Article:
In the Emir Meteb orchard (Buraidah region) severely stunted sweet orange trees (Fig. 271) show bud-union crease and wood staining below bud-union (Fig. 272). Once again, the rootstock is unfortunately unknown. Other trees on sweet lime rootstock show gum-impregnated bud-union lines (Fig. 132). However, bud-union crease is difficult to interpret when the rootstock of the affected tree is unrecorded (Fig. 135).
Finally, certain commercial citrus species or varieties are known to be tolerant of certain virus and virus-like diseases. This means that they show no symptoms of the disease even though the causal agent is present in the tree. For instance, sweet orange or lemon trees on sour orange rootstock can be fully infected by the viroid(s) of exocortis without showing any symptoms. Only indexing on sensitive indicator plants or other techniques will detect these agents.
For all these reasons, in Saudi Arabia, budwood for citrus propagation should not be taken from old-line trees. Only budwood from well-known and reliable sources, certified free of known diseases, should be propagated.
Phytophthora gummosis - a fungal disease
Many cases of phytophthora gummosis have been observed throughout Saudi Arabia, most of which could have been avoided by adequate horticultural practices. The following points are important. Only sufficiently large rootstocks should be grafted, so that the buds can be inserted on the rootstock seedlings more than 20 cm above soil level. Trees should not be planted too deep in order to keep the bud-union line well above soil level. They should not be planted in a hole but rather on a heap of soil. The worst situation occurs when trees are planted at the intersections of perpendicular irrigation furrows (Fig. 227).
Bacterial disease: Citrus canker
Citrus canker, a very important disease caused by the bacterium Xanthomonas campestris pv. citri, has been detected near Sabia, north of Jizan (see Map 10) on lime trees in an orchard of the Al Hagyriyh village, and in an orchard along the Wadi Damad road. Immediate burning and destruction of the trees in the affected orchards was strongly recommended the next day to the Ministry of Agriculture.
The trees with canker symptoms might have been brought from the northern part of Yemen. This is very likely, since an outbreak of citrus canker occurred in 1982 in the Tihama at the Al Garaba station, where the disease and the causal bacterium were very probably imported into this part of Yemen with citrus plants from India.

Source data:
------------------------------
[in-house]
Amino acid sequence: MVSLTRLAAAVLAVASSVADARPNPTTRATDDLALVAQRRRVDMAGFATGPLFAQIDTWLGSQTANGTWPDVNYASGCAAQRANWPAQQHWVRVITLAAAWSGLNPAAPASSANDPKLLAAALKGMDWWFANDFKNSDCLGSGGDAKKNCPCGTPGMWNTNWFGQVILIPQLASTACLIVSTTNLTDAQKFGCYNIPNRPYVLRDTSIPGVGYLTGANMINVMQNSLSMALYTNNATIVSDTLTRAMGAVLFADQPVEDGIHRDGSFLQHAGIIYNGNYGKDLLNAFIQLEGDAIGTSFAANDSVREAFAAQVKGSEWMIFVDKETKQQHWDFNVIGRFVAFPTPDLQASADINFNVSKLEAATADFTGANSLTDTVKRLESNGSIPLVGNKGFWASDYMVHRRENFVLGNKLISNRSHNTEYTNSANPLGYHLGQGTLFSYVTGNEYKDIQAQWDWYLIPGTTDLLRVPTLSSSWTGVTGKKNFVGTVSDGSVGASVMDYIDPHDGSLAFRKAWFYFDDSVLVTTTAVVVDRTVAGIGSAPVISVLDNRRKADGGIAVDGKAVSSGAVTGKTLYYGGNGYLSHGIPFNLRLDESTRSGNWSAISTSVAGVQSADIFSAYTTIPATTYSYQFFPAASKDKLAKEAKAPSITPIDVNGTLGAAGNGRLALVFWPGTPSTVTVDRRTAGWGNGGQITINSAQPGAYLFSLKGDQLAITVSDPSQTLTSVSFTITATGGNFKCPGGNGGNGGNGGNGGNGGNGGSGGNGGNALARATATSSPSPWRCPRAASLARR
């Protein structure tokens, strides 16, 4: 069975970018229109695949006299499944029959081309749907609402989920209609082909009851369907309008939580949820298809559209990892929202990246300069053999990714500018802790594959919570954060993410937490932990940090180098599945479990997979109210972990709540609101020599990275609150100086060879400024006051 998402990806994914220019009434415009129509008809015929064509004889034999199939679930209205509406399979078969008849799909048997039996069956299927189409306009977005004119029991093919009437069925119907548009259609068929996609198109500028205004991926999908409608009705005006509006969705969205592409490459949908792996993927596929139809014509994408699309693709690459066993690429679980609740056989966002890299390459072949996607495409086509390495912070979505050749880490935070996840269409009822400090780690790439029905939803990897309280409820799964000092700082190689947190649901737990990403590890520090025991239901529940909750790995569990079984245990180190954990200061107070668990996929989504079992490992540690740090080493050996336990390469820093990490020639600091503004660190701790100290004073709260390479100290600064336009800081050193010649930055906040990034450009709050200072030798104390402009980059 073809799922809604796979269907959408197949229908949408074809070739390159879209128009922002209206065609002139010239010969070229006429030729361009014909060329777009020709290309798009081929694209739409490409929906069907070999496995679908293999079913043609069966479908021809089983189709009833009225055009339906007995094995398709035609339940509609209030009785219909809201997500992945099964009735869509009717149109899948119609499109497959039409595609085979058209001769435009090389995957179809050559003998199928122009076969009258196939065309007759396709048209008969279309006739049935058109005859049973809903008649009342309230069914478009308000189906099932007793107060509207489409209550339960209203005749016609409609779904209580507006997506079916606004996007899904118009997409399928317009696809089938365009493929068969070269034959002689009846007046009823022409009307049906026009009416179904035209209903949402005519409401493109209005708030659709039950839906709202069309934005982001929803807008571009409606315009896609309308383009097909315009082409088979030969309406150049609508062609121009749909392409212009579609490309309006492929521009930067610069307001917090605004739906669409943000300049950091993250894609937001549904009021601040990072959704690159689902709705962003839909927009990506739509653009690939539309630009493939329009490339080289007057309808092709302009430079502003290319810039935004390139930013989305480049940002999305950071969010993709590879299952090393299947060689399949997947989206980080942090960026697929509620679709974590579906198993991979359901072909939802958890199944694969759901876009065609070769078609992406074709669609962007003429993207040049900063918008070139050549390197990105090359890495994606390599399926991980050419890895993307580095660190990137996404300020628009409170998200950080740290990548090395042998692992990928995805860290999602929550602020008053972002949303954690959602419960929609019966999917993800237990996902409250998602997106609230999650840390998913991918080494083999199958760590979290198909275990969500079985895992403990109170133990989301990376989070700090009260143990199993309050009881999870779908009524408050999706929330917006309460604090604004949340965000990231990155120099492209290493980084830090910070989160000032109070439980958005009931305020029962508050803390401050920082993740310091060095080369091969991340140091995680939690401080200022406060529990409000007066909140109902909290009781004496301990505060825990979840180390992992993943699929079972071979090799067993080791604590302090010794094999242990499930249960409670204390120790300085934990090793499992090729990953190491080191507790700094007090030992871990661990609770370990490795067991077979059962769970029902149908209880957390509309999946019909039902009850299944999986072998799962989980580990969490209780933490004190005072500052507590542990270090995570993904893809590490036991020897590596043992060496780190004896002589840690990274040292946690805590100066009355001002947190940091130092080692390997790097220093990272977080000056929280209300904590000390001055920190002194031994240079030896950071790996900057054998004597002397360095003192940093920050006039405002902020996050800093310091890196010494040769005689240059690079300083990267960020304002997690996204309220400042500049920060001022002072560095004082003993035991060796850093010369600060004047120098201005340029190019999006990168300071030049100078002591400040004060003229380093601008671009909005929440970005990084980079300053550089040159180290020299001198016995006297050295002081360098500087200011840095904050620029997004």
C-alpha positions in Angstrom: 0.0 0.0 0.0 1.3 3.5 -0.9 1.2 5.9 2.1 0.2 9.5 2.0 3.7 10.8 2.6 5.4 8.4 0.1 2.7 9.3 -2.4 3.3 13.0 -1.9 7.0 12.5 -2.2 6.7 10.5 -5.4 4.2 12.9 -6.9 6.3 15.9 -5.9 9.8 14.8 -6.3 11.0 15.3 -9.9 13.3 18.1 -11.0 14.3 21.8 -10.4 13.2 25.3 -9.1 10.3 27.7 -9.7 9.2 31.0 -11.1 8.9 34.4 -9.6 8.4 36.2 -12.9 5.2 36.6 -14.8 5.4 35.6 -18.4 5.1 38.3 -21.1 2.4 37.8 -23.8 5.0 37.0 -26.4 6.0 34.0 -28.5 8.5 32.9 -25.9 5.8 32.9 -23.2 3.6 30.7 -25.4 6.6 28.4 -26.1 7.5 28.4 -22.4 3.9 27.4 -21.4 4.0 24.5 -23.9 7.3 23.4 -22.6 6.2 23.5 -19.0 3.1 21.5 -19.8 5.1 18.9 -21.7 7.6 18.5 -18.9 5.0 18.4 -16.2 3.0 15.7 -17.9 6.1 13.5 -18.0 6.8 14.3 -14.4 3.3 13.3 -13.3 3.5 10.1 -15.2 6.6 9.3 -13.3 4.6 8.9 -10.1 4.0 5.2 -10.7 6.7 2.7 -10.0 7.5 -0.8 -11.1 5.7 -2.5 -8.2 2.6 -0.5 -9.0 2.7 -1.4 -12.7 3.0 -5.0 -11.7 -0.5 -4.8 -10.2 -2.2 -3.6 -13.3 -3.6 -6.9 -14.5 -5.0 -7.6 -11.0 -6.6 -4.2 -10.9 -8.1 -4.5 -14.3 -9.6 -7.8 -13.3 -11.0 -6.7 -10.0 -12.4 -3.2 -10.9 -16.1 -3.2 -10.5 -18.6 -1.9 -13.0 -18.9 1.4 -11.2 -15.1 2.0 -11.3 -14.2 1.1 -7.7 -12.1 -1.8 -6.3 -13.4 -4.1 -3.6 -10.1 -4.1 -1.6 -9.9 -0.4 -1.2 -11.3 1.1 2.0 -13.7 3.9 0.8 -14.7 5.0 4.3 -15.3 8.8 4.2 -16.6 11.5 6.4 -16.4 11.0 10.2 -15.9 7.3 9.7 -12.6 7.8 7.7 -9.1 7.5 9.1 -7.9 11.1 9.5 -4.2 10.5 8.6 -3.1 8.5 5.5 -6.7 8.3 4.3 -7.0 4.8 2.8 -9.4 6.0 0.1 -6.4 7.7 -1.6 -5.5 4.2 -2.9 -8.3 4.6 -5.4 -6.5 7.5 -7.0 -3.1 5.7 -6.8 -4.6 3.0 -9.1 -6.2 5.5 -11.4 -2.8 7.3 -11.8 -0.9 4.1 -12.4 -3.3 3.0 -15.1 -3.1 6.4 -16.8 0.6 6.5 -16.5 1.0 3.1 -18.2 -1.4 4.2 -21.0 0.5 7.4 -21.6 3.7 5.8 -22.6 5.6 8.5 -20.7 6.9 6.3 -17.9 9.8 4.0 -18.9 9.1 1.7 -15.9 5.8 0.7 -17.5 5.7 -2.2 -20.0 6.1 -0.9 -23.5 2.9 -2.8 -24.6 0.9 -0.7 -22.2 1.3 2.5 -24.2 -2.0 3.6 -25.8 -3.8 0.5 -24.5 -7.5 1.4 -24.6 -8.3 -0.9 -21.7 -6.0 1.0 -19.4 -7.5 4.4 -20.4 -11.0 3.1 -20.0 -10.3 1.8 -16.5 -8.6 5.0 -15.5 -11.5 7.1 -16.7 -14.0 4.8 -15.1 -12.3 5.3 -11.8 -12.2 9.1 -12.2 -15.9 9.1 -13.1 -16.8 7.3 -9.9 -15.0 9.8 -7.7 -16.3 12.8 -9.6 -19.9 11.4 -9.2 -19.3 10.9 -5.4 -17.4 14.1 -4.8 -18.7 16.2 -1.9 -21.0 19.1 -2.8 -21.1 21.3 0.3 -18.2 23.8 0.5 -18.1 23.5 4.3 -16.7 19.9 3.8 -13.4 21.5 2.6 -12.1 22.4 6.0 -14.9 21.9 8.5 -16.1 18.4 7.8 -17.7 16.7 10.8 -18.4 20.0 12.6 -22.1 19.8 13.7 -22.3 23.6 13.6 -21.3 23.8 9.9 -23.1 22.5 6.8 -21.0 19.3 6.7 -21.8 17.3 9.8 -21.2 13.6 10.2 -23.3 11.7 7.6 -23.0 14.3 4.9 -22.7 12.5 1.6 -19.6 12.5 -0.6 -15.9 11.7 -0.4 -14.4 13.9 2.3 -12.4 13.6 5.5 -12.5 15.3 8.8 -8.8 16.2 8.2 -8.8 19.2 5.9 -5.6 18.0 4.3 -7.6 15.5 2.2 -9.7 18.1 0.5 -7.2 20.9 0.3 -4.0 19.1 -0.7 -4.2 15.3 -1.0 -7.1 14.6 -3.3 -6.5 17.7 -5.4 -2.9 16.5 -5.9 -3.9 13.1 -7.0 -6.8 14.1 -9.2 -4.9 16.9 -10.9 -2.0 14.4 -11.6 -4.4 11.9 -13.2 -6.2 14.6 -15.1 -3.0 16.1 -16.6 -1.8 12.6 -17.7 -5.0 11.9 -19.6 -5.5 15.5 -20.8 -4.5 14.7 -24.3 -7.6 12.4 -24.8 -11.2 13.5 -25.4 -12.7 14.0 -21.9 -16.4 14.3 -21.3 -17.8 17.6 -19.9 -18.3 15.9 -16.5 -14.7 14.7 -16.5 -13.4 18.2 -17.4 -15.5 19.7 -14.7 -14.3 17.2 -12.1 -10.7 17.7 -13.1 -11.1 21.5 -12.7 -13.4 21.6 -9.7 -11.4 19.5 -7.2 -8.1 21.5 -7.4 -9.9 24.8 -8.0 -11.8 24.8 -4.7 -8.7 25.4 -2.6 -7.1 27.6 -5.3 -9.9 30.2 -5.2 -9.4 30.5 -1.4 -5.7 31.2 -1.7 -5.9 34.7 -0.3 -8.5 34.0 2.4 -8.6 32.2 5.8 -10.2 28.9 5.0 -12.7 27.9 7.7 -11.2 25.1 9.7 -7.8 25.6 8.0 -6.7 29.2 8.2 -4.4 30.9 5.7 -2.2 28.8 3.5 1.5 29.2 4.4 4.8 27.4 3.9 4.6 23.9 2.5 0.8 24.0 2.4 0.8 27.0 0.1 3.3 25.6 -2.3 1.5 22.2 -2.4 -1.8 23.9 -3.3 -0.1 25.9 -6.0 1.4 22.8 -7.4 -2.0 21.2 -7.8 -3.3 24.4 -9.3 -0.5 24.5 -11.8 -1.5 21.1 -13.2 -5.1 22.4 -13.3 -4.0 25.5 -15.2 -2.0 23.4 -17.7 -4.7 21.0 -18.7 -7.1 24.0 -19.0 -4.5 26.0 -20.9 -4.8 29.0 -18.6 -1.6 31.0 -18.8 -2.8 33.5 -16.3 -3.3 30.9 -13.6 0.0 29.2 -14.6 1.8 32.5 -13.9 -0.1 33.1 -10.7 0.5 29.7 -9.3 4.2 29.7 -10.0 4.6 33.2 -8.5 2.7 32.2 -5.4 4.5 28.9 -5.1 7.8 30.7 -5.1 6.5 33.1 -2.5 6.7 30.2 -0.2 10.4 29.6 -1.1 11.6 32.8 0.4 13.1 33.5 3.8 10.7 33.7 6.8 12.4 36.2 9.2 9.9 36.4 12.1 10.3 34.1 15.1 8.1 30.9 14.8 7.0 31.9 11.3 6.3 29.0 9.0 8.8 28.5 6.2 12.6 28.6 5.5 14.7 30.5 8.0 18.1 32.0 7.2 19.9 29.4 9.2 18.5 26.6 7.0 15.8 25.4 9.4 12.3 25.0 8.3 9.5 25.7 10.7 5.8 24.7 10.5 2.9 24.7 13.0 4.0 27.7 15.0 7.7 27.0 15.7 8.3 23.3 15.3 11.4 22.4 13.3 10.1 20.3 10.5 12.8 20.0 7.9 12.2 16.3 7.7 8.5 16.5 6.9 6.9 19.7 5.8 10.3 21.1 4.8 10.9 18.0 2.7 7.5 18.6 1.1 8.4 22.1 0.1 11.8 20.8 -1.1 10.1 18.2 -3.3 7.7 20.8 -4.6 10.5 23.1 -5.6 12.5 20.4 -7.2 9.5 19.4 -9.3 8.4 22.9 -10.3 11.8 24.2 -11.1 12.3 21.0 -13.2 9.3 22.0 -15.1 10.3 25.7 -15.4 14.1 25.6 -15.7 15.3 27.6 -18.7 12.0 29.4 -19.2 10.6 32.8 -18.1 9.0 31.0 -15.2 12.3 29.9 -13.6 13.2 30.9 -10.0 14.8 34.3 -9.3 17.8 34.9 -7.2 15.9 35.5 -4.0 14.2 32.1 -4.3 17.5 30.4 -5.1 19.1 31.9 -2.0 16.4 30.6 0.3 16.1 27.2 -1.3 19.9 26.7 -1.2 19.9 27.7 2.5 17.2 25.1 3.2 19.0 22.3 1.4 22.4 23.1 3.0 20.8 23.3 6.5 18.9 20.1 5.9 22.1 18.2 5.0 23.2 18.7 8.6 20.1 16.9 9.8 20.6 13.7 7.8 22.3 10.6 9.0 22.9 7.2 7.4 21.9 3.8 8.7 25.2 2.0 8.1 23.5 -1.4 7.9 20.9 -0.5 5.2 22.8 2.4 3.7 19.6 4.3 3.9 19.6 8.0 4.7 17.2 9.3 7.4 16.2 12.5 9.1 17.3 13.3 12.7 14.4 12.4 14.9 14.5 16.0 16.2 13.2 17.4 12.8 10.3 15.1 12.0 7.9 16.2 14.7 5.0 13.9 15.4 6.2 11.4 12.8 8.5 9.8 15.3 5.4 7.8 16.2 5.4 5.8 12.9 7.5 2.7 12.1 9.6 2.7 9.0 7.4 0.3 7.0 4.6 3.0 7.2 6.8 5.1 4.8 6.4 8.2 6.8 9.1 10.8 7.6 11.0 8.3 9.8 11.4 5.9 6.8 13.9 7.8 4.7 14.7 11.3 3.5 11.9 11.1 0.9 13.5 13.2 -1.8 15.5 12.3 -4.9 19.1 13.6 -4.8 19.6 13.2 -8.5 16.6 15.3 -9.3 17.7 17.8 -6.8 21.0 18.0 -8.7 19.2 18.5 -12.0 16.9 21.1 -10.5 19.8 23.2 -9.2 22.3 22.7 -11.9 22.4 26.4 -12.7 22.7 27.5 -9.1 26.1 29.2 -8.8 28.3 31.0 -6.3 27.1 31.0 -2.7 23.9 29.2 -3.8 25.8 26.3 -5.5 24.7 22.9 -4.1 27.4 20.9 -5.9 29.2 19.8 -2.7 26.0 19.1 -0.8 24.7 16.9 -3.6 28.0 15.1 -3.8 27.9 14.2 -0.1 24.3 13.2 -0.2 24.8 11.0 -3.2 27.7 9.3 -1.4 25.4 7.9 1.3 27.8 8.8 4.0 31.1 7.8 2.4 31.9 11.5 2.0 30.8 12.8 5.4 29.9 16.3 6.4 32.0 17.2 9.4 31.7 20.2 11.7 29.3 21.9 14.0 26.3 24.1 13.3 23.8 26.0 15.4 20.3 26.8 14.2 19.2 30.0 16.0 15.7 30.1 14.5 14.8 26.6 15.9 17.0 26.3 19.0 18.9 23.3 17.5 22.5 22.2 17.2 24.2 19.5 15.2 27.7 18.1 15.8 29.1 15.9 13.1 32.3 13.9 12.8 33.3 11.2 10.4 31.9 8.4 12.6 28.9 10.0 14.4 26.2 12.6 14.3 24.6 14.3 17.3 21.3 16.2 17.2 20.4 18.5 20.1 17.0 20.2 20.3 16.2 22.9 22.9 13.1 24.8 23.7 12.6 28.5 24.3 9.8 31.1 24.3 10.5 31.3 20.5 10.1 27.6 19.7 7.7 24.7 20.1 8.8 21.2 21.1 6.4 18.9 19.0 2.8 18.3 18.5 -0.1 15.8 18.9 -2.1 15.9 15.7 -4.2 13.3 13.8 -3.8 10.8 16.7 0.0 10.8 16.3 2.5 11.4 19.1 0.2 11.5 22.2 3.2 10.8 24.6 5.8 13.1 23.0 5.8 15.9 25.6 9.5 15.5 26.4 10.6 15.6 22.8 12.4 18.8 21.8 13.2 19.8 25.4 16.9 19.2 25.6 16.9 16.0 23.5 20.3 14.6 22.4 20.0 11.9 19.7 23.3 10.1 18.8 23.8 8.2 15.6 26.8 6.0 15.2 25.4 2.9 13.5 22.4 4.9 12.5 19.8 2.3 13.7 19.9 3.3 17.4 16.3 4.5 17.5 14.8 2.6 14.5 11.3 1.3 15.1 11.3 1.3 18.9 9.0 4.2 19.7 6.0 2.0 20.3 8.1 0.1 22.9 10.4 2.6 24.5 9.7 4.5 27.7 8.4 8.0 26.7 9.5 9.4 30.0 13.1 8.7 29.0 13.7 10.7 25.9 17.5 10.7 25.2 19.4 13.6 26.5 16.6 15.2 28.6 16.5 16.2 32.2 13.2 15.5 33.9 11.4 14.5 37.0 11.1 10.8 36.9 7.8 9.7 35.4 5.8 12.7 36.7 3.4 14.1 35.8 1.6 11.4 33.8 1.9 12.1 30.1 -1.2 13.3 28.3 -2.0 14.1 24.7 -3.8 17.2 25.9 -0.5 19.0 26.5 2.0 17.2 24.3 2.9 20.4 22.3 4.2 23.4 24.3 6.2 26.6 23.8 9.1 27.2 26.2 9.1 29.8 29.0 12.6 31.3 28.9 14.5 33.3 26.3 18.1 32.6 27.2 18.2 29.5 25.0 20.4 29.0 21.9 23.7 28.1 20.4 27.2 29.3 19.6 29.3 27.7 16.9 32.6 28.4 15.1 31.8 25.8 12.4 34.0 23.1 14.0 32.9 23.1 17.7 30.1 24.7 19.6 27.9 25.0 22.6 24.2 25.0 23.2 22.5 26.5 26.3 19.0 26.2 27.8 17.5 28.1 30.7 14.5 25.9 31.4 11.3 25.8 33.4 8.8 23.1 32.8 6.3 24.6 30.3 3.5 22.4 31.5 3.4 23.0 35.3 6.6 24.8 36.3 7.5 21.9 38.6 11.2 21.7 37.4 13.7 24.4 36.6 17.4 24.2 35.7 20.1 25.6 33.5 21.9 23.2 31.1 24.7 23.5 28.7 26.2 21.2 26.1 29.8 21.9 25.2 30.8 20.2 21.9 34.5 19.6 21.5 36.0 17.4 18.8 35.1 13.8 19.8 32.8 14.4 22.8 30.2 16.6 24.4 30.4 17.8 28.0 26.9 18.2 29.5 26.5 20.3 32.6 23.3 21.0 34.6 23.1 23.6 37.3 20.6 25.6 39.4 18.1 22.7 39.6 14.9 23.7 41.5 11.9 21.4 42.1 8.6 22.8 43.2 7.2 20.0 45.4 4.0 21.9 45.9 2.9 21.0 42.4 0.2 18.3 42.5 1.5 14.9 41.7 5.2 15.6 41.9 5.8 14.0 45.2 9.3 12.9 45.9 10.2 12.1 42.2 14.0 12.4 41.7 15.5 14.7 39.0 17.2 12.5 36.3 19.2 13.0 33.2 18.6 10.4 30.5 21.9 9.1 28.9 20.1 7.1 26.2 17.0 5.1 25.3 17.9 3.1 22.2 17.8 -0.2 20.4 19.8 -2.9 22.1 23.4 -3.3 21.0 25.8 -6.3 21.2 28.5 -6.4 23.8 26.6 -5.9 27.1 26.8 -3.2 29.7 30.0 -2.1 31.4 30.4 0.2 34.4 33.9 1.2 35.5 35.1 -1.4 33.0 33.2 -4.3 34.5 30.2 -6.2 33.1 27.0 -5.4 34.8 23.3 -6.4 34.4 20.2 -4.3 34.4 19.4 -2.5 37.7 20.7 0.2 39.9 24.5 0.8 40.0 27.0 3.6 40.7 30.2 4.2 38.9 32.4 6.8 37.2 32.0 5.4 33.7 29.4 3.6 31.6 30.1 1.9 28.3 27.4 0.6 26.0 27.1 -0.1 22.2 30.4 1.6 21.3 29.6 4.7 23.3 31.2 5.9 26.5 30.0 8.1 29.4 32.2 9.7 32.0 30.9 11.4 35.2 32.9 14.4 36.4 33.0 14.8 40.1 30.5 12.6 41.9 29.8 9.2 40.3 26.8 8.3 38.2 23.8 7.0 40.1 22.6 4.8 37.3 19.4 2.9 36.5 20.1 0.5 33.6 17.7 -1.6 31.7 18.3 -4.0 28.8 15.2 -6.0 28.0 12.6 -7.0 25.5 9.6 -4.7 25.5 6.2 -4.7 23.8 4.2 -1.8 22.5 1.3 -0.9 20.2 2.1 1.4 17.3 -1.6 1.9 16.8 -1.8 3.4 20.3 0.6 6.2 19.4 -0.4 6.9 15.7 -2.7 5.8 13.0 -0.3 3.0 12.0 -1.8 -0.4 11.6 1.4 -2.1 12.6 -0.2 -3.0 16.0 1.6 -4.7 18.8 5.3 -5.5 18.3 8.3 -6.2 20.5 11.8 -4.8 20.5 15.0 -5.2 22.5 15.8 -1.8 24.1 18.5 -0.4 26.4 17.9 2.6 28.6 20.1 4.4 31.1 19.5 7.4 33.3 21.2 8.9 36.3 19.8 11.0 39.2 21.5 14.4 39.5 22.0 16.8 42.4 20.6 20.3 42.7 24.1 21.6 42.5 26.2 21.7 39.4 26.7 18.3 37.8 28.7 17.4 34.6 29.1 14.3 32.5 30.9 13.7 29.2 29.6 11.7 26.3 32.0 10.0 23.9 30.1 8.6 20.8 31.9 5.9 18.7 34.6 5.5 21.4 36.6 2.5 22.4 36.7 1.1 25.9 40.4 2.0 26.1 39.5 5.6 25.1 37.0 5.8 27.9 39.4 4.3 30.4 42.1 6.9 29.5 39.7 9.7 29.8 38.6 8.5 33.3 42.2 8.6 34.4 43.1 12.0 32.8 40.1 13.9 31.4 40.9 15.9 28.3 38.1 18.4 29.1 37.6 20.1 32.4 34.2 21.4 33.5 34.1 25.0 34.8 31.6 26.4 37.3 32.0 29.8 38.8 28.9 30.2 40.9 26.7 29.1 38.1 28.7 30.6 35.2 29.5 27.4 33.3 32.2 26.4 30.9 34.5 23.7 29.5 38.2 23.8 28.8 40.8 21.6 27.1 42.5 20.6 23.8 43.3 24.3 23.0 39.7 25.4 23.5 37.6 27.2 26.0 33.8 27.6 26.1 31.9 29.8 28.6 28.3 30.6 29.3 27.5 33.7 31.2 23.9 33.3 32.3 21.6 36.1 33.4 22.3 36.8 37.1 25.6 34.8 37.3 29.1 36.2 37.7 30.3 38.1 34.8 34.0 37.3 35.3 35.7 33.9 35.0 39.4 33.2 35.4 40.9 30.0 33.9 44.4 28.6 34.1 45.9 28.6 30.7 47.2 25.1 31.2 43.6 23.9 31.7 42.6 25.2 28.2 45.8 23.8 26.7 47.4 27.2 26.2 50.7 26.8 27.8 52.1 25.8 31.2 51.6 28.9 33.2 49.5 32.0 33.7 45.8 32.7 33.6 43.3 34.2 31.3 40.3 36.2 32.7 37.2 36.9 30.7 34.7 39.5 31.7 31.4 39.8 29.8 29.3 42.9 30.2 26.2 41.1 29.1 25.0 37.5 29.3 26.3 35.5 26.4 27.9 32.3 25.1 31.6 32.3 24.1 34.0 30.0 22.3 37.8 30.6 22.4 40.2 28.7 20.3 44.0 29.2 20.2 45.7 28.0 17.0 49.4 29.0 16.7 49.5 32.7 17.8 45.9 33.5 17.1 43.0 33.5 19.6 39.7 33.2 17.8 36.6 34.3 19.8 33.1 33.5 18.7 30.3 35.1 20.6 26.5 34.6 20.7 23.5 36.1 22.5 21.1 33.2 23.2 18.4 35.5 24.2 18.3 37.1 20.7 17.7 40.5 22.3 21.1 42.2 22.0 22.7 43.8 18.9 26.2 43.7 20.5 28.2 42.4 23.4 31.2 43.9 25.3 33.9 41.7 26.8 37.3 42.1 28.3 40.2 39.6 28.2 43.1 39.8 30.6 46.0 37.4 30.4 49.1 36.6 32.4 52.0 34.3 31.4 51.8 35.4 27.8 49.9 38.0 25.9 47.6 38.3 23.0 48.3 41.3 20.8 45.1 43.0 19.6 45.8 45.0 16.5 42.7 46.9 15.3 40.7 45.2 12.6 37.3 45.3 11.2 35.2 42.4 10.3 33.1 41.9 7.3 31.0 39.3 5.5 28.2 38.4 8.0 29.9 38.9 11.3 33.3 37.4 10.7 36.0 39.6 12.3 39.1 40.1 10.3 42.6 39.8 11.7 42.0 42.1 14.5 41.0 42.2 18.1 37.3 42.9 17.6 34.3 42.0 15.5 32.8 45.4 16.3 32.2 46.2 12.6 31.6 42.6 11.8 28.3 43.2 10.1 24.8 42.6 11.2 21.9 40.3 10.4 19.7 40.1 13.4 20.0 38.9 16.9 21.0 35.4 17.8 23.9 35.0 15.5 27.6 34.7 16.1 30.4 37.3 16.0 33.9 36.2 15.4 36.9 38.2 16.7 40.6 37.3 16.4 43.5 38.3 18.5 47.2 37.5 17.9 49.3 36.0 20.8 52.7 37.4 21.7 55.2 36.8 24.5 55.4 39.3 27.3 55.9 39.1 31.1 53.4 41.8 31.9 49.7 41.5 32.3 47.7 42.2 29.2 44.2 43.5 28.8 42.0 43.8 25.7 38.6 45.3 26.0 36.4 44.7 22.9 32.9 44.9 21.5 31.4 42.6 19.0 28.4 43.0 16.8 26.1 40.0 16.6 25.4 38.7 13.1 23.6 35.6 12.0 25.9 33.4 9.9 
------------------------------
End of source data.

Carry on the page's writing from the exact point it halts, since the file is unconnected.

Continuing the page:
Bové, J.M. & Garnier, M. 1984. Citrus greening and psylla vectors of the disease in the Arabian Peninsula. In Proc. 9th Conf: IOCV, p. 109-114. Riverside, Univ. Calif.
Capoor, S.P., Rao, D.G. & Viswanath, S.M. 1967. Diaphorina citri Kuway., a vector of the greening disease of citrus in India. Indian J. Agric. Sci., 37: 572-576.
Celino, C.S., Salibe, A.A. & Cortez, R.E. 1966. Diaphorina citri Kuway., the insect vector for the leaf mottle virus of citrus in the Philippines. Manila, Bureau of Plant Industry.
FAO. 1972. Report to the Government of Saudi Arabia on Research in Plant Protection. Doc. No. AGP:TA/207. Rome.
Green, G.C. & Catling, H.S. 1971. Weather-induced mortality of the citrus psylla Trioza erytreae (Del Guercio) a vector of greening virus in some citrus-producing areas of Southern Africa. Agric. Meteorol., 8: 305-307.
Wittmer, W. & Buttiker, W. 1979-1981. Fauna of Saudi Arabia. 3 vols. Basle, Switzerland, Pro Entomologica, Nat. Hist. Mus.
Wooler, A., Badgham, D. & Arafat, A. 1973. Diaphorina citri on citrus in Saudi Arabia. FAO Plant Prot. Bull., 22: 93-94.
Chapter 19: Somalia
Mogadishu region: Citrus cultivars and climatic
Fungal diseases of citrus in the Mogadishu region
Virus and virus-like diseases in the Mogadishu region
Important diseases probably not present in the Mogadishu region
Diseases of citrus in the Mogadishu region: A summary
Hargeisa region: General information and climatic data
Tristeza in the Hargeisa region
Other virus and virus-like diseases
Conclusions and recommendations
A survey of virus and virus-like diseases of citrus was conducted in two regions of Somalia (see Map 13): the area around Mogadishu from Giohar to Goluin (see Map 14), along the River Scebeli; and the area around Hargeisa (see Maps 15 and 16) in the northwestern part of the country.
Mogadishu region: Citrus cultivars and climatic data
Grapefruit is the major citrus variety grown in the Mogadishu region. The oldest trees are 20 to 30 years old and were planted by Italian citrus growers. These trees are all grafted on sour orange rootstock, and the scions represent old-line cultivars.
In the 1970s, new plantations of grapefruit trees were established. The cultivars used comprised not only old varieties but also new ones such as Marsh seedless, Ruby, Redblush, etc. The rootstock was mainly sour orange, but rough lemon also began to be used. The grapefruit trees cover approximately 1 000 ha. The best orchards have a yield of 20 tonnes per hectare, but many produce less. Normally, under good management, grapefruit orchards should give at least 50 tonnes per hectare.
Since 1980, the Genale nursery has distributed about 150 000 grapefruit trees. This number should be sufficient to plant about 500 ha of new citrus orchards. This brings the total area of production of grapefruit trees to about 1 500 ha.
Besides grapefruit, small-fruited acid lime is the second most important citrus variety grown in the Mogadishu region. Lime trees cover approximately 500 ha, but receive very little care.